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01-28-2009, 05:53 AM   #1
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What's the big deal with 1:1 macro ?

Ok, 1:1 means a bug the exact size of the sensor will fill the sensor, so the size of the image on the sensor is the exact 1:1 replica of the actual size of the bug, but why does this matter ???

If I take this shot and print it on paper, now the bug will be the size of my paper choice, no ?

Also, if displayed on a screen then it would depend on the screen size and resolution.

Who care if the bug is a different size on the sensor ?, I just don't get it.

I understand the importance of perspective in photgraphy, but not this 1:1 in macro. Can someone please explain why it is important ?

Thanks

01-28-2009, 11:50 AM   #2
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Its all about standards

My take on it...

So many manufacturers say macro on their lenses, that really are just close focusing lenses. It can be a bit misleading

So if a lens is 1:1 macro, you have a real sense of its actual macro capabilities. So you really know what you are getting.
01-28-2009, 01:33 PM   #3
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I think there is more to it than setting a standard. My hunch is it has something similar to perspective, and I think a 1:1 macro reflects reality more...but, I don't know exactly how.

A lens close to 50mm puts things in a picture that are at different depths in a similar relationship to what the human eyes sees, a telephoto lens on the other hand will bring the far away object closer than what the human eye sees...the angle of view is another matter also.

But, 1:1 just is a sensor phenomenon, and definitely sets the standard so everyone knows by just looking at the uncropped picture of how large the subject is, .....but is that all ???? just can't be, from all this fuss that goes into it.

I am hoping someone would say that a 1:1 macro keeps the size of the eye, the antenna, the leg, the tail in the same size proportions , OR the petal, the stem, the pollen etc. maintain the same realtive size eventhough they are all at differnet distance from the sensor ...does it ????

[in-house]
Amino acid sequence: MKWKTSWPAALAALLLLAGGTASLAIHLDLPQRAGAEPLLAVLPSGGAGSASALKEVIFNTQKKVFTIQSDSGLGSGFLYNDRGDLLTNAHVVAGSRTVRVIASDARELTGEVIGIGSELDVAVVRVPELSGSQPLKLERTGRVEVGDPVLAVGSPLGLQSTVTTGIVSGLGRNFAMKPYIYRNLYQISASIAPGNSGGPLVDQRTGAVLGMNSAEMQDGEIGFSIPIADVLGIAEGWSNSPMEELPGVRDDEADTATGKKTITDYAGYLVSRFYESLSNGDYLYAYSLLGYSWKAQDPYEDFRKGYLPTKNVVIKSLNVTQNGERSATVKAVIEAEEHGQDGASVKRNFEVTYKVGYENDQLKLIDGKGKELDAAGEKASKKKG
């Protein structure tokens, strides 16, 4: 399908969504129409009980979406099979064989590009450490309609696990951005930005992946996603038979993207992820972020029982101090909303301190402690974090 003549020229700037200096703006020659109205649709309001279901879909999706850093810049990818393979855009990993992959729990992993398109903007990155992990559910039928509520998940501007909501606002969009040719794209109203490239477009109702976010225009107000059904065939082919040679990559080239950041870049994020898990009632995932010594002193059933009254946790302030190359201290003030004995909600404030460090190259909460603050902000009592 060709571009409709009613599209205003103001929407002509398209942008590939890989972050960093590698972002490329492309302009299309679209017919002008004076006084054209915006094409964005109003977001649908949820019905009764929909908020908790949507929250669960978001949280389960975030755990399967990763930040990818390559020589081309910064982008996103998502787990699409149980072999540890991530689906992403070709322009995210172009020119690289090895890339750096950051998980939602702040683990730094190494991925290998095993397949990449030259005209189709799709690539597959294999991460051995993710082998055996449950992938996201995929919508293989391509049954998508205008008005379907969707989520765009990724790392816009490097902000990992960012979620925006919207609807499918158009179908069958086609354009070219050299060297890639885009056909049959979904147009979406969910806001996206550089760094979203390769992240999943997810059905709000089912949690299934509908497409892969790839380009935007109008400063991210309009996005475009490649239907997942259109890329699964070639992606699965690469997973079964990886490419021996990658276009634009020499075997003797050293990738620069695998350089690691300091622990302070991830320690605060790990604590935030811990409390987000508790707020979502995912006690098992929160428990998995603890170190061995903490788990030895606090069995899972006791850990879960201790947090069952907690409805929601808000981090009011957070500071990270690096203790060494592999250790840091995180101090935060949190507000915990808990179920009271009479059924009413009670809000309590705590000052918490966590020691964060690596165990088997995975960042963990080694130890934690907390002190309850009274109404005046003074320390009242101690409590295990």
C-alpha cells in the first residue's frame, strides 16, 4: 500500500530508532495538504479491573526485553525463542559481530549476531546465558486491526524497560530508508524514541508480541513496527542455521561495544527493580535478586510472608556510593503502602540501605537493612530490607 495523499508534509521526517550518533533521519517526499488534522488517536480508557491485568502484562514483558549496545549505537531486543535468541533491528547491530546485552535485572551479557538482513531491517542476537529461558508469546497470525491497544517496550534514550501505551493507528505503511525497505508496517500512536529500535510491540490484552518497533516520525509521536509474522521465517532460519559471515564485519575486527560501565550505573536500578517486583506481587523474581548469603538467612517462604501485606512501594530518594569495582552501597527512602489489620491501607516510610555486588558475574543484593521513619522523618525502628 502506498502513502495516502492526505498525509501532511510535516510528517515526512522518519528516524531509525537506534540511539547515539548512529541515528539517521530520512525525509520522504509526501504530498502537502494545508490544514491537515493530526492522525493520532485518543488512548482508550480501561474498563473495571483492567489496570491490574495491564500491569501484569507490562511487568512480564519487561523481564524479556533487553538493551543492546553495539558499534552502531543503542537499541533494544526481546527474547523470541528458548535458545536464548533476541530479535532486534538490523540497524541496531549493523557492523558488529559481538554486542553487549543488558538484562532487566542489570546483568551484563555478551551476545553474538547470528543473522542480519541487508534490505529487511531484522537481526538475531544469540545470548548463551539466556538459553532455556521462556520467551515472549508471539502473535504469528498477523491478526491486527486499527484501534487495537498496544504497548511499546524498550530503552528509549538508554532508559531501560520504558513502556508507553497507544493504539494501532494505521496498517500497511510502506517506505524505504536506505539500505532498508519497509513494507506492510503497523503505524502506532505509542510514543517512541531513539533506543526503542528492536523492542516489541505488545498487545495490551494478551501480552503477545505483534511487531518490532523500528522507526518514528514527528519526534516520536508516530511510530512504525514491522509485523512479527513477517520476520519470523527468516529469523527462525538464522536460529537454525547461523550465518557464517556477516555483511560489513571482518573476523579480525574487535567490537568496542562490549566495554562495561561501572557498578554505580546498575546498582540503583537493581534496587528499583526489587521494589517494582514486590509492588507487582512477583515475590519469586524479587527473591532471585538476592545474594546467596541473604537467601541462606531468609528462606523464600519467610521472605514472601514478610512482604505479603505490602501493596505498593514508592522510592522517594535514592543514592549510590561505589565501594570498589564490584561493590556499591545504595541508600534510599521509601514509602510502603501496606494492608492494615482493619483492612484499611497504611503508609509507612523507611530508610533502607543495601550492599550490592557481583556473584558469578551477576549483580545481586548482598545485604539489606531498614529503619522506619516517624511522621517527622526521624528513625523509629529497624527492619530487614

01-28-2009, 01:41 PM   #4
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1:1 is a ratio. In film days it would yield a life size image on the film. 1:2 would give you a 1/2 size image on the film. By the same reasoning it will yield a s/s image on the sensor, what the software does with it I am not sure

01-28-2009, 01:44 PM   #5
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For me, it is about getting in close to the subject.
Here's shot taken with a Tamron 70-300 LD Di Macro 1:2 -



Here's another shot of the same flower taken with an f4/50mm Macro-Takumar 1:1 -



Does that explain the difference? The Tamron just can't get in that close.
01-28-2009, 01:48 PM   #6
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QuoteOriginally posted by pcarfan Quote
Ok, 1:1 means a bug the exact size of the sensor will fill the sensor, so the size of the image on the sensor is the exact 1:1 replica of the actual size of the bug, but why does this matter ???

If I take this shot and print it on paper, now the bug will be the size of my paper choice, no ?

Also, if displayed on a screen then it would depend on the screen size and resolution.

Who care if the bug is a different size on the sensor ?, I just don't get it.

I understand the importance of perspective in photgraphy, but not this 1:1 in macro. Can someone please explain why it is important ?

Thanks
I may be misunderstanding your question, but basically it's an issue of resolution of the sensor/film. Just like your ability to crop a a picture from a standard lens to obtain the same effect of a tele is limited, so it is for close-up subjects. If your subject is only reproduced at a magnification of, say, 1:4 on your sensor/film, there is only so much resolution of detail you can obtain by simply enlarging/cropping the picture. Usually, 1:1 is consider a sufficient enlargement to resolve fine detail in the conventional macro subjects (e.g. insects, flowers etc). If you were interested in even smaller subjects with even finer detail (e.g. snow flakes, or very small bugs), then you'd need an even higher magnification ratio, e.g. 5:1 or larger. Some people call that "super-macro". Anything below 1:1 should not really be called "macro", I think, though people do.
01-28-2009, 02:09 PM   #7
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QuoteOriginally posted by slomojoe Quote
I may be misunderstanding your question, but basically it's an issue of resolution of the sensor/film. Just like your ability to crop a a picture from a standard lens to obtain the same effect of a tele is limited, so it is for close-up subjects. If your subject is only reproduced at a magnification of, say, 1:4 on your sensor/film, there is only so much resolution of detail you can obtain by simply enlarging/cropping the picture. Usually, 1:1 is consider a sufficient enlargement to resolve fine detail in the conventional macro subjects (e.g. insects, flowers etc). If you were interested in even smaller subjects with even finer detail (e.g. snow flakes, or very small bugs), then you'd need an even higher magnification ratio, e.g. 5:1 or larger. Some people call that "super-macro". Anything below 1:1 should not really be called "macro", I think, though people do.

Thank you. I understand it now.

I was thinking all along the focus distance to be the only indicator of how close one can get to the subject, obviously the magnification matter also.

So, a lens that focus as close as 10cm with 1:2 macro will show the same close up detail as a lens that can focus only to 20cm but 1:1 macro, right ? So, it is always a combination of the two.

Also, another related question...how will the dof work in the above example. The lens that is at 20cm and 1:1 macro will have a narrower dof compared to one that can focus as close as 10cm but 1:2 macro, or is it ?...if this is true I'll take the closer focusing lens with 1:2 as I would want a wider dof.

Thanks

Last edited by pcarfan; 01-28-2009 at 02:16 PM.